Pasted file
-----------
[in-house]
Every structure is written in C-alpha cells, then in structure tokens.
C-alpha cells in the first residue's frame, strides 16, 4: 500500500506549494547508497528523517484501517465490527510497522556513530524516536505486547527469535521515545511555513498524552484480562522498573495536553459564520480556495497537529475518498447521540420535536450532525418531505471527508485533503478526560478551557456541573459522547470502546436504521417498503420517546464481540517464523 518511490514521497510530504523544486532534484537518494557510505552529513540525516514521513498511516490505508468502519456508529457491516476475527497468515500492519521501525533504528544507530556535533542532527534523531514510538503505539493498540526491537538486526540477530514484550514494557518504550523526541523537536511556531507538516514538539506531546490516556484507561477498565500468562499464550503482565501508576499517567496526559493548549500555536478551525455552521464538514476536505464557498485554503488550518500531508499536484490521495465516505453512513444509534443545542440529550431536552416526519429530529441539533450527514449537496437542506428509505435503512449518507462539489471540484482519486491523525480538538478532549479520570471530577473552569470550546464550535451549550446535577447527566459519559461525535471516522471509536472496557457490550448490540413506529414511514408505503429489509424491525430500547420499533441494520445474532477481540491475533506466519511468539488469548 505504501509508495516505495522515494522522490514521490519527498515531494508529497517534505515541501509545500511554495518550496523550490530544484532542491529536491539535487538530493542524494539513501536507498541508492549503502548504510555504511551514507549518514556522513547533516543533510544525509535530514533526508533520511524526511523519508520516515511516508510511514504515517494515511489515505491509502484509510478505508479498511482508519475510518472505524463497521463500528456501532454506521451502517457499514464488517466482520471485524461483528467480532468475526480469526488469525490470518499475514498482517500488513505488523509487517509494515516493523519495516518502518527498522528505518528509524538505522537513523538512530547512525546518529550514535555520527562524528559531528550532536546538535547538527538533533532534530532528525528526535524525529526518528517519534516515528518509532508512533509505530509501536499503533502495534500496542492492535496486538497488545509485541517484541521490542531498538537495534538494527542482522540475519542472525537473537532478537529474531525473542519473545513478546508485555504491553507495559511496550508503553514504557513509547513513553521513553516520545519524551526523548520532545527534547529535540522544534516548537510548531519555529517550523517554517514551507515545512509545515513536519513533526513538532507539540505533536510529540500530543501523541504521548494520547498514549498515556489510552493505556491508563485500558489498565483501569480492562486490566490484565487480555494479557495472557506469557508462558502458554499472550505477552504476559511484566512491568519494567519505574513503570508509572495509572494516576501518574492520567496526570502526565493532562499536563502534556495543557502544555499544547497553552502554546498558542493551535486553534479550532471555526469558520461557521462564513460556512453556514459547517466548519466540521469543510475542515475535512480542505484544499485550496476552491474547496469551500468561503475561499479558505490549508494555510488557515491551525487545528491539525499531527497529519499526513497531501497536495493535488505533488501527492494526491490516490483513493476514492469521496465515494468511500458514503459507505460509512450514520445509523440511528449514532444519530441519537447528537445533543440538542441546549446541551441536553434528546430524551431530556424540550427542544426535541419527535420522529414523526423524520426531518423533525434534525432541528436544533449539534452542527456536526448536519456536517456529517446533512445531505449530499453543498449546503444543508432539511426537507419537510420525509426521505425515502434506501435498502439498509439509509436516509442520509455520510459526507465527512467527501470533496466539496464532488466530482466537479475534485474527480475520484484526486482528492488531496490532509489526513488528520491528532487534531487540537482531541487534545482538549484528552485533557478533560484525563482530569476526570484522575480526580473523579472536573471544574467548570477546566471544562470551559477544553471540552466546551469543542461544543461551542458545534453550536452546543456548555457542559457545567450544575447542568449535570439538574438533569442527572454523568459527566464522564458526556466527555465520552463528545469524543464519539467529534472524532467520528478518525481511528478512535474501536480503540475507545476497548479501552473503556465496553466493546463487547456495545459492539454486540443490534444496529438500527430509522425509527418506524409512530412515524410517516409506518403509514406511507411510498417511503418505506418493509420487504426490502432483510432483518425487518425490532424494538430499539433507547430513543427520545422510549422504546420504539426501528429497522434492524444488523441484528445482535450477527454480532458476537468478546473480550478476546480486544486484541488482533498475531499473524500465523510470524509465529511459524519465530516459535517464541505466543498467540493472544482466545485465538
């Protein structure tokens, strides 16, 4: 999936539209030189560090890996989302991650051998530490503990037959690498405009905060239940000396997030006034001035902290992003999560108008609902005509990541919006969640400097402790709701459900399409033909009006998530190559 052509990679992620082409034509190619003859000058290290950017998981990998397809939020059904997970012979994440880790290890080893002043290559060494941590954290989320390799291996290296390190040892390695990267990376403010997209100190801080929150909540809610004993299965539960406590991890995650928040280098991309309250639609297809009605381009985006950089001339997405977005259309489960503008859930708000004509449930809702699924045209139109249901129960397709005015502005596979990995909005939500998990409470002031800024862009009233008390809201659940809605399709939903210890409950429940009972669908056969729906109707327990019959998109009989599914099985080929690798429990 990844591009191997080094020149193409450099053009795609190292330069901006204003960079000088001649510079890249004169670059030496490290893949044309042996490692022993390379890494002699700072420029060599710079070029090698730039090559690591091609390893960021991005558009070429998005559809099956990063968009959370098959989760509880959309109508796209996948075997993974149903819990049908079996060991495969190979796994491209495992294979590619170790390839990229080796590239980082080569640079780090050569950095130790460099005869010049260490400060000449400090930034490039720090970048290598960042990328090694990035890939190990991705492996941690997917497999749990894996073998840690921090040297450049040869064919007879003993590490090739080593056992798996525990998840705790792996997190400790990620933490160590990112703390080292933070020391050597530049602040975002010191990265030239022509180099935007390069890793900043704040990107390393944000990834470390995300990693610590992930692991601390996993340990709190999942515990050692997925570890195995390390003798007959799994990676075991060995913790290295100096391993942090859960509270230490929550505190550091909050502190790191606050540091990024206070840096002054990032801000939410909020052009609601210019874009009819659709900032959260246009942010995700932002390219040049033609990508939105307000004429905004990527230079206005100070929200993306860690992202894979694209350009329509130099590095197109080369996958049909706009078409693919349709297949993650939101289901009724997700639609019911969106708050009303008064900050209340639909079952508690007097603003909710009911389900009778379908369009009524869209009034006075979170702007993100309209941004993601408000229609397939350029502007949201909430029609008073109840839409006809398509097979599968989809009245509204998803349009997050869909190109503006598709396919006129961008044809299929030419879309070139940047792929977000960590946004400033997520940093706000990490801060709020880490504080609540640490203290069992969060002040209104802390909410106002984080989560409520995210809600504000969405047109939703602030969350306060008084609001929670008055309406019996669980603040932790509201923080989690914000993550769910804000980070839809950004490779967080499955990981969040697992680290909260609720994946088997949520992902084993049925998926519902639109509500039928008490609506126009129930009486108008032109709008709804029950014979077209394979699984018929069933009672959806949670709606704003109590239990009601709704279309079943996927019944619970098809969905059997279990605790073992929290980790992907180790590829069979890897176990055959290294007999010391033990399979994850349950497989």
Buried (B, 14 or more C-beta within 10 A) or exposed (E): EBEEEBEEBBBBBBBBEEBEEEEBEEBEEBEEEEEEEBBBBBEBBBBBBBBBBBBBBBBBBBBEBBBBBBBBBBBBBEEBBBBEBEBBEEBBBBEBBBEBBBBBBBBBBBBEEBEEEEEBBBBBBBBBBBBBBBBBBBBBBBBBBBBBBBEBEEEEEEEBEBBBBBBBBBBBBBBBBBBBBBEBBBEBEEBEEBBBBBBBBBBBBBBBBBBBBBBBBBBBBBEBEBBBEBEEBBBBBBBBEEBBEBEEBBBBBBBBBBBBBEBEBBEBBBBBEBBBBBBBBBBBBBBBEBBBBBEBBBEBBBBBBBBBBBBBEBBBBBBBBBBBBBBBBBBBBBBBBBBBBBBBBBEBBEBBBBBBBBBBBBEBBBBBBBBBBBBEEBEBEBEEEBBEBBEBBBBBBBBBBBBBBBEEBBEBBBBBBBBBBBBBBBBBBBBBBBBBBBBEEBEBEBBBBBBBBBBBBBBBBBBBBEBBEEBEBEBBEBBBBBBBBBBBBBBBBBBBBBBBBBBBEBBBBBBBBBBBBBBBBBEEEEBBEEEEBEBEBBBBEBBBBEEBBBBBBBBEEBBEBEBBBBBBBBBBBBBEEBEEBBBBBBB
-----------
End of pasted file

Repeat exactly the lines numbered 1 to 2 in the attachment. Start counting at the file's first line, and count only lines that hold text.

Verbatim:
[in-house]
Every structure is written in C-alpha cells, then in structure tokens.